For years, my husband and I had an annual fall ritual. When the first cold front blew in from the west, we jumped into our pickup truck and wiggled our way through the backroads of three parishes to get to the now shuttered Black’s in Abbeville. It seemed that half the population of Acadiana had the same idea because the place was filled to capacity. While we waited for a table, we each enjoyed a dozen oysters on the half shell taken at the crowded bar. At the table we chowed down on a couple of dozen fried and went on to an old favorite, oysters Bordelaise, in which they are broiled and swimming in a heavenly garlic-butter sauce. Though our appetite was sated, we often brought home a couple of quarts of shucked oysters swimming in their liquor.
When I lived in New Orleans, there weren’t too many Fridays that didn’t find me bellying up, standing elbow to elbow with my fellow diners, at the marble counters behind which shuckers pried open countless oysters to fill the orders during the lunch hour. I had a favorite shucker who knew that I preferred the small ones and would not stop my line up of them until I finally gave him a nod when I had my fill. I experienced a host of other oyster dishes at Antoine’s, Brennan’s and Arnaud’s.
I often watched purists slurp the oysters straight out of the shell with no adornments. Others, myself included, preferred to douse them in a custom-made sauce of ketchup, hot sauce, a splash of olive oil and a hefty dab of horseradish. Then there are those who like to squeeze lemon juice over their oysters, and crackers — more often than a cocktail fork — are the vehicles by which oysters get from the tray to mouth. Nothing but cold beer will do to wash it all down.
One of the greatest oyster experiences I had in New Orleans was when a neighbor invited me to a family gathering where they were prepared to open a sack of oysters and put them in a variety of delectable dishes.
I remember too, even further back in my life, when on Friday afternoons, Papa would visit his old friend, Frank “Banane” Foti who had a stand in St. Martinville where one could get roasted peanuts, fresh vegetables and freshly shucked oysters. Mr. Banane packed the oysters in small white cardboard boxes with wire handles, which Papa would then store in the refrigerator for a Friday night feast after the local high school football game.
Papa, and usually a couple of uncles, would gather around the kitchen table. I was allowed to put my stool next to Papa and watch the ritual of the men mixing up their cocktail sauce in little paper cups. The white containers of cold oysters were passed around and around as the men jabbed the oysters, dipped them in sauce and tossed them back. I watched in amazement, but then I was not quite ready to put the gray, slimy mollusks in my mouth. I did, from time to time, dip a couple of crackers in Papa’s cup of sauce into which he poured a little oyster juice.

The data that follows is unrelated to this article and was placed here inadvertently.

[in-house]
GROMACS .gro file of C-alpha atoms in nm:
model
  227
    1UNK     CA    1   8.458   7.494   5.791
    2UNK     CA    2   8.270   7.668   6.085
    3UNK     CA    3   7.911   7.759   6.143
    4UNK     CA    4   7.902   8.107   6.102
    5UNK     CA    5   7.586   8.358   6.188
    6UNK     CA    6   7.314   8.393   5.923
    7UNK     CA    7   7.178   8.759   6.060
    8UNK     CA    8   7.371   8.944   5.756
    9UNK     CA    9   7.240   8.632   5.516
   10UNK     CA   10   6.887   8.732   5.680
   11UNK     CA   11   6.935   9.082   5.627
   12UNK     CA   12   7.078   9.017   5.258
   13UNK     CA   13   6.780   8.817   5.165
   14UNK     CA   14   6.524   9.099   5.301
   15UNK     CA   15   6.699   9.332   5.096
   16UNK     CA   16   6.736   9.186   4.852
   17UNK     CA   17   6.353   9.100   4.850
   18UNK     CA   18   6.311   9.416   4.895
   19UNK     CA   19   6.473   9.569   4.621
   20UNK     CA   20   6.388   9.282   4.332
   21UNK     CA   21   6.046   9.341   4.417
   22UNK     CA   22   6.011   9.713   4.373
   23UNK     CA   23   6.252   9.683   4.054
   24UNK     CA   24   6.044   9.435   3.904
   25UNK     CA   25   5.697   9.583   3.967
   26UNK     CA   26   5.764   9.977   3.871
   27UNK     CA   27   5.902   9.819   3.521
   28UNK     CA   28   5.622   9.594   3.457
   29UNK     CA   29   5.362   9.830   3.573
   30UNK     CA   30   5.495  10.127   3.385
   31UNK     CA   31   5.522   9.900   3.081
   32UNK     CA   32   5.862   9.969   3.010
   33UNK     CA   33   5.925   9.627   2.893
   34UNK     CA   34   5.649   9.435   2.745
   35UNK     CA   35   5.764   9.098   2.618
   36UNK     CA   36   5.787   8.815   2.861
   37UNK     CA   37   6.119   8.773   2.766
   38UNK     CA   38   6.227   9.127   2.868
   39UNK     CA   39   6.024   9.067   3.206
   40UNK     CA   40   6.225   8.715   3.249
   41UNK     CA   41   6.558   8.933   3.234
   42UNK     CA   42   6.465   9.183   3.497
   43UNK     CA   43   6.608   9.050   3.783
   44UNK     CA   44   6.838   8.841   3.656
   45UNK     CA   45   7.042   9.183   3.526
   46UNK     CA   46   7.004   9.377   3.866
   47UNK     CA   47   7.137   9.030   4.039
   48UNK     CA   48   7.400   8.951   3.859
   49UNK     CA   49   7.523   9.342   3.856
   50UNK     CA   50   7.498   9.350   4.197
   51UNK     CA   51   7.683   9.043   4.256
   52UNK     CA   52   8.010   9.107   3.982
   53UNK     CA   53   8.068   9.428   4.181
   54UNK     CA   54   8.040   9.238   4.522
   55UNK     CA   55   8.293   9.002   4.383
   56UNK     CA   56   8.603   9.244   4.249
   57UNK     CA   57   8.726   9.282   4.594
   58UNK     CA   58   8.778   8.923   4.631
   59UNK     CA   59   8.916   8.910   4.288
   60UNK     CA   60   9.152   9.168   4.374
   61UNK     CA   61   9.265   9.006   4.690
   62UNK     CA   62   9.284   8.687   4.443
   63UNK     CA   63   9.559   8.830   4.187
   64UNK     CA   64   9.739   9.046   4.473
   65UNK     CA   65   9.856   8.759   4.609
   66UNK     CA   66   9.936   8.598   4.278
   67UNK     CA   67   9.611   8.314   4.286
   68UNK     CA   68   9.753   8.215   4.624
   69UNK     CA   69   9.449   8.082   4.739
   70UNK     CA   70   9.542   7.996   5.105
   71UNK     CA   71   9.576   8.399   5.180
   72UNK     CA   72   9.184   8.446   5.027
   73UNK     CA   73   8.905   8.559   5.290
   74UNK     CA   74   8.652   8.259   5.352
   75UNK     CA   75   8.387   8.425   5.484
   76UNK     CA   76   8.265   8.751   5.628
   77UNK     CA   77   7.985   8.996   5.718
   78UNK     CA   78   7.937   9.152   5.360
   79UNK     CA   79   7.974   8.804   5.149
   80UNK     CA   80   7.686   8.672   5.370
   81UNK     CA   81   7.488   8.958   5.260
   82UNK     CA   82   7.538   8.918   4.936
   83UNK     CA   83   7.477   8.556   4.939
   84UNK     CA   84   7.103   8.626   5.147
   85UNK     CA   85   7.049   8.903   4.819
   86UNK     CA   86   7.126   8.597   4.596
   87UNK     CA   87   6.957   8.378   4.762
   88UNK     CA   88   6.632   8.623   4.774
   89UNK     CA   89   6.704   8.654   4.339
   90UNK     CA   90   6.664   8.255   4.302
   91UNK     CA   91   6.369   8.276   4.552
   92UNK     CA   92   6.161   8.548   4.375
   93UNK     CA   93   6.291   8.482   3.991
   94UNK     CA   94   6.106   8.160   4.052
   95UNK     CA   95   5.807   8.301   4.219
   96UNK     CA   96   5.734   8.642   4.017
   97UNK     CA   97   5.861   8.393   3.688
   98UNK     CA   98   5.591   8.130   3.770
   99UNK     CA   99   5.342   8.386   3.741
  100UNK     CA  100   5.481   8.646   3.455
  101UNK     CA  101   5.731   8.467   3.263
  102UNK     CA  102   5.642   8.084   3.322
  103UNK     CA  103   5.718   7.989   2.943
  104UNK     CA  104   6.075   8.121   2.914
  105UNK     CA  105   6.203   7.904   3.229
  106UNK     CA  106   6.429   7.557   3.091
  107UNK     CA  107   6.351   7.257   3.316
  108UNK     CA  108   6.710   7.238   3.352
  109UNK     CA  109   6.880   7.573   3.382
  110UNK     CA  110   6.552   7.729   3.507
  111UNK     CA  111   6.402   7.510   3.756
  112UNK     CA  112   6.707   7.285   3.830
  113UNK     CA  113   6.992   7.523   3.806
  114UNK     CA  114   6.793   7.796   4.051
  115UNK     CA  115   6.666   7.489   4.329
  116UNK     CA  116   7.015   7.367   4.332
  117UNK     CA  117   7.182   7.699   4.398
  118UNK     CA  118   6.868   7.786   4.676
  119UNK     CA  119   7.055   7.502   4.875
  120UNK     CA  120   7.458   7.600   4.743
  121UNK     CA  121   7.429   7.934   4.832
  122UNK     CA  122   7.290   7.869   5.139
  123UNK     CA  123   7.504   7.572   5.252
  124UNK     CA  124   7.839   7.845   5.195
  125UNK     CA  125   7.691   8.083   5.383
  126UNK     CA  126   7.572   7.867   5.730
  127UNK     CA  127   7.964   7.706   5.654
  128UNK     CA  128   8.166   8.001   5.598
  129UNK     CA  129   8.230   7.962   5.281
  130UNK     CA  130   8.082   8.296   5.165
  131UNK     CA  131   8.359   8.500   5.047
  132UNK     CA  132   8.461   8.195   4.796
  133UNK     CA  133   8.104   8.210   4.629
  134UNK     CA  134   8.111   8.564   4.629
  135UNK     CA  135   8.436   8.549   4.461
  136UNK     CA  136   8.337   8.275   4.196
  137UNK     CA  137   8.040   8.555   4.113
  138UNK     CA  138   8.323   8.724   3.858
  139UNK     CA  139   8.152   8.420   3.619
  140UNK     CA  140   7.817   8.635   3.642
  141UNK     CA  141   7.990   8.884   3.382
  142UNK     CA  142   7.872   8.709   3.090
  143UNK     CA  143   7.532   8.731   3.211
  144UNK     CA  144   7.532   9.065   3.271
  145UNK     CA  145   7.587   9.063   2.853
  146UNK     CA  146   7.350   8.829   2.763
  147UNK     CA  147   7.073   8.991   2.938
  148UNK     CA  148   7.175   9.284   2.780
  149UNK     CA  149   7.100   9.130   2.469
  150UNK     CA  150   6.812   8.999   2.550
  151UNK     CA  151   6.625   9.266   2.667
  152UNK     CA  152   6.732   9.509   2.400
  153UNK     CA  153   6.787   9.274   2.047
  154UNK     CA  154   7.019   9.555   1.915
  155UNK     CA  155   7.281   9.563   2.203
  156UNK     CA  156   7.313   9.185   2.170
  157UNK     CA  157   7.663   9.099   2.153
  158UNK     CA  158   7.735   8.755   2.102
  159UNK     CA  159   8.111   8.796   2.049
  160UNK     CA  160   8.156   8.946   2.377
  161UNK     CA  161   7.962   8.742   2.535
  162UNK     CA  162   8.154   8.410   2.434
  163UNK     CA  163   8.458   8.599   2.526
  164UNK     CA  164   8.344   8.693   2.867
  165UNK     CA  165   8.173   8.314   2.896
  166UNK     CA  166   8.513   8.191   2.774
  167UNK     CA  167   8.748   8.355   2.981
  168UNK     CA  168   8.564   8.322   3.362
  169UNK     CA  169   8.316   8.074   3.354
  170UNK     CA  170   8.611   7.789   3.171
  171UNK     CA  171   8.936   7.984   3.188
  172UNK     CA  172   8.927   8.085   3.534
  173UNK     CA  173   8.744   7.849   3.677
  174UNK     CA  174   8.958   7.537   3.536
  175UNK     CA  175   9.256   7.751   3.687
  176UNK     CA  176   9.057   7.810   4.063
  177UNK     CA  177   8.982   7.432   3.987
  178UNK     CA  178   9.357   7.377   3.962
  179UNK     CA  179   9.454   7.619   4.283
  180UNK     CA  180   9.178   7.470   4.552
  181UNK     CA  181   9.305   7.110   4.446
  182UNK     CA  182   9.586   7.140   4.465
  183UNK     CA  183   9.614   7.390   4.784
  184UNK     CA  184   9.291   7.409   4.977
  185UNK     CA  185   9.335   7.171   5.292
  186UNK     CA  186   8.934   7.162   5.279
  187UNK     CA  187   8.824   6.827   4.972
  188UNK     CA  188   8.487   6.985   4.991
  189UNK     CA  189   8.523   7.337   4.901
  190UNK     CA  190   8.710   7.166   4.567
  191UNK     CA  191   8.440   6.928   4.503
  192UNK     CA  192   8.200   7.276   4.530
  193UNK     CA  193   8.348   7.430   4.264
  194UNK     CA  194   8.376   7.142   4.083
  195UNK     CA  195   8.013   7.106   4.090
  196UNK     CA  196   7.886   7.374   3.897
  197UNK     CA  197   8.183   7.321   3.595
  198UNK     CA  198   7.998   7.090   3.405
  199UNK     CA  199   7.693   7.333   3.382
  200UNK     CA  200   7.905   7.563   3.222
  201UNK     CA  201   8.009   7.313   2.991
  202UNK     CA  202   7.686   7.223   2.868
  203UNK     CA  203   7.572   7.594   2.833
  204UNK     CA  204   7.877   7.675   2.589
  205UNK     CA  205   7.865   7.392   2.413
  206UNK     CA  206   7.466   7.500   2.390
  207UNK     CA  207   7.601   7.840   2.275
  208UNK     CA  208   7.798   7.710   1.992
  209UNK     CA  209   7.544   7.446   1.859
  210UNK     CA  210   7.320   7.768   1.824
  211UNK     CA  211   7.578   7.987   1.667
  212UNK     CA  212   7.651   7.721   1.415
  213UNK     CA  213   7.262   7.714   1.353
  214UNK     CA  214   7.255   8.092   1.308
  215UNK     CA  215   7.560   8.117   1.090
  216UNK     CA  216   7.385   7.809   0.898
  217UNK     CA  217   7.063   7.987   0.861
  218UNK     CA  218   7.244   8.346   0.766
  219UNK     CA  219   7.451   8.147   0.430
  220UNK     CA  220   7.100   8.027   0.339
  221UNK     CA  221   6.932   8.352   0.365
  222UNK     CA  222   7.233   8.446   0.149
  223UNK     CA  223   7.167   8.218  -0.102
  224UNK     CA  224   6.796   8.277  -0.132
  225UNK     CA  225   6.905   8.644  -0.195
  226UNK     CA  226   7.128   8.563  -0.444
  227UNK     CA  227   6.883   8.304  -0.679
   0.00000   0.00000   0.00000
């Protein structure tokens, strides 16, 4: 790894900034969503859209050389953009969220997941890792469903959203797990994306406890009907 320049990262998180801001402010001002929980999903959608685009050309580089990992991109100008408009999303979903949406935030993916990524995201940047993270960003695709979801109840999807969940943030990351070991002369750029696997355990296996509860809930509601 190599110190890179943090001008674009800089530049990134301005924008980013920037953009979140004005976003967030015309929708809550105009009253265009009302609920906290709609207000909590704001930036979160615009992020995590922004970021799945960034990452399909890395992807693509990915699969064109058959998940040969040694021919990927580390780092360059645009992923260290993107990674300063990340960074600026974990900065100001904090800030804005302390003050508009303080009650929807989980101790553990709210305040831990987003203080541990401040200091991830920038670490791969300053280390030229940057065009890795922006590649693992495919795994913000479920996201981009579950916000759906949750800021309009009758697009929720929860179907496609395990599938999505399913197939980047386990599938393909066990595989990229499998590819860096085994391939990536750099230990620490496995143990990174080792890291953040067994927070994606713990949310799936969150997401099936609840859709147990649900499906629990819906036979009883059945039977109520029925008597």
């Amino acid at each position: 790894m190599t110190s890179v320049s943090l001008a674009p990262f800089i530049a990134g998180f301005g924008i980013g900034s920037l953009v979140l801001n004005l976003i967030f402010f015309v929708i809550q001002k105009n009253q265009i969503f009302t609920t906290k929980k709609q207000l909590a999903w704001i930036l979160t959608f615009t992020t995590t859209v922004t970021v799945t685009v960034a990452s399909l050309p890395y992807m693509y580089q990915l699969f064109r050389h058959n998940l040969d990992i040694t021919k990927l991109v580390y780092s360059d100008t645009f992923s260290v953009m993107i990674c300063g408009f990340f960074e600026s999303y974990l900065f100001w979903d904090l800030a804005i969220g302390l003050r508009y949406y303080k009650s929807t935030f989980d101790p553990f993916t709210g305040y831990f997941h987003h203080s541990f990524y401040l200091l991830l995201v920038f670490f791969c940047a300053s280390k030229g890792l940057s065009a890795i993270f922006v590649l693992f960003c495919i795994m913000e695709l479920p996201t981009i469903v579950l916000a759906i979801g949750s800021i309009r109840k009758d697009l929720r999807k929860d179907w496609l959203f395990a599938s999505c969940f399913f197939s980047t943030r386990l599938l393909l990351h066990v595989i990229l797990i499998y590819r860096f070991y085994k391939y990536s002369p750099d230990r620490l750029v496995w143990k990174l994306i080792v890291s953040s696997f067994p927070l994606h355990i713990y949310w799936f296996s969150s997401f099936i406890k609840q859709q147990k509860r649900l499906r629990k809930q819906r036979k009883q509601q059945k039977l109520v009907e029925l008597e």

The following recipes should satisfy the cravings of even the most insatiable oyster lover.
Steak with Oysters………………………………
This is a favorite of mine. When there’s bit of chill in the air, I love nothing better than sitting on my screened-in porch overlooking Bayou Teche with a tall scotch and soda in my hand, and having my husband grill some steaks topped with oysters and mushrooms.
For each steak:
1 cup button mushrooms, sliced
2 tablespoons butter
3 tablespoons green onions, chopped
2 tablespoons parsley, chopped
6-12 oysters (depending on size),
1 tablespoon Worcestershire sauce
1 teaspoon fresh lemon juice
2-3 dashes Tabasco
Creole seasoning to taste
dash of dry sherry
Season each steak with Creole seasoning (my preference if Chef Prudhomme’s Meat Magic) and put on a hot grill.
While the steaks are being grilled, cook the mushrooms in the butter for a minute or so, or until they are slightly soft. Add green onions and parsley and cook, stirring well until wilted, about two minutes. Add the oysters and the rest of the ingredients and cook on medium heat until edges of the oysters curl. Top each steak with the mixture.
Allow one rib-eye per person
Chicken & Oyster Pie…………………….
This recipe is one I treasure. It was given to me by a dear friend, the late, great Keith Courrégé. The trick to these pies is to drain the oysters, then blot them well with paper towel, and reserve the oyster liquor.
3 heaping tablespoons all-purpose
1 stick (1/2 cup) butter
1 cup chopped green onions
½ cup chopped fresh parsley leaves
2½ dozen freshly shucked oysters,
drained, oyster liquor reserved
2 whole chicken breasts, deboned,
skinned, cooked, and cut into
⅛ teaspoon Tabasco sauce
pinch of thyme leaves
1 bay leaf
1 can (10 count) biscuits
Preheat oven to 400 F. On medium heat, cook the flour in the butter, stirring constantly, until roux turns a rich, deep brown. Add green onions, celery, and parsley, and cook stirring, until the vegetables are limp, about 3 minutes.
Add the chicken and oysters and cook until edges of the oysters curl. Add oyster liquor and stir until the sauce thickens. If the gravy becomes too thick, add a little chicken broth to thin it. Gently simmer until the mixture is bubbly hot.
Pour into a 2-quart casserole and top with biscuits. Bake until biscuits are puffed and nicely browned, 15 to 20 minutes.
Makes 4 to 6 servings
In a small saucepan, heat 6 tablespoons butter and 1 tablespoon olive oil over medium heat. Add 1 tablespoon garlic (minced), 1 tablespoon green onions (minced), 1 tablespoon flat-leaf parsley, 1 teaspoon Worcestershire sauce and ¼ teaspoon Tabasco sauce sauce. Cook, stirring, for 2 minutes.
Place 2 dozen raw oysters (drained) in a shallow roasting pan and pour butter mixture over them. Salt to taste (if your oysters are salty, forego the salt). Sprinkle with fresh lemon juice to taste and place the pan under the oven broiler for 2 to 3 minutes or until the edges of the oysters curl. Serve immediately.
Makes 4 appetizer or 2 main-course servings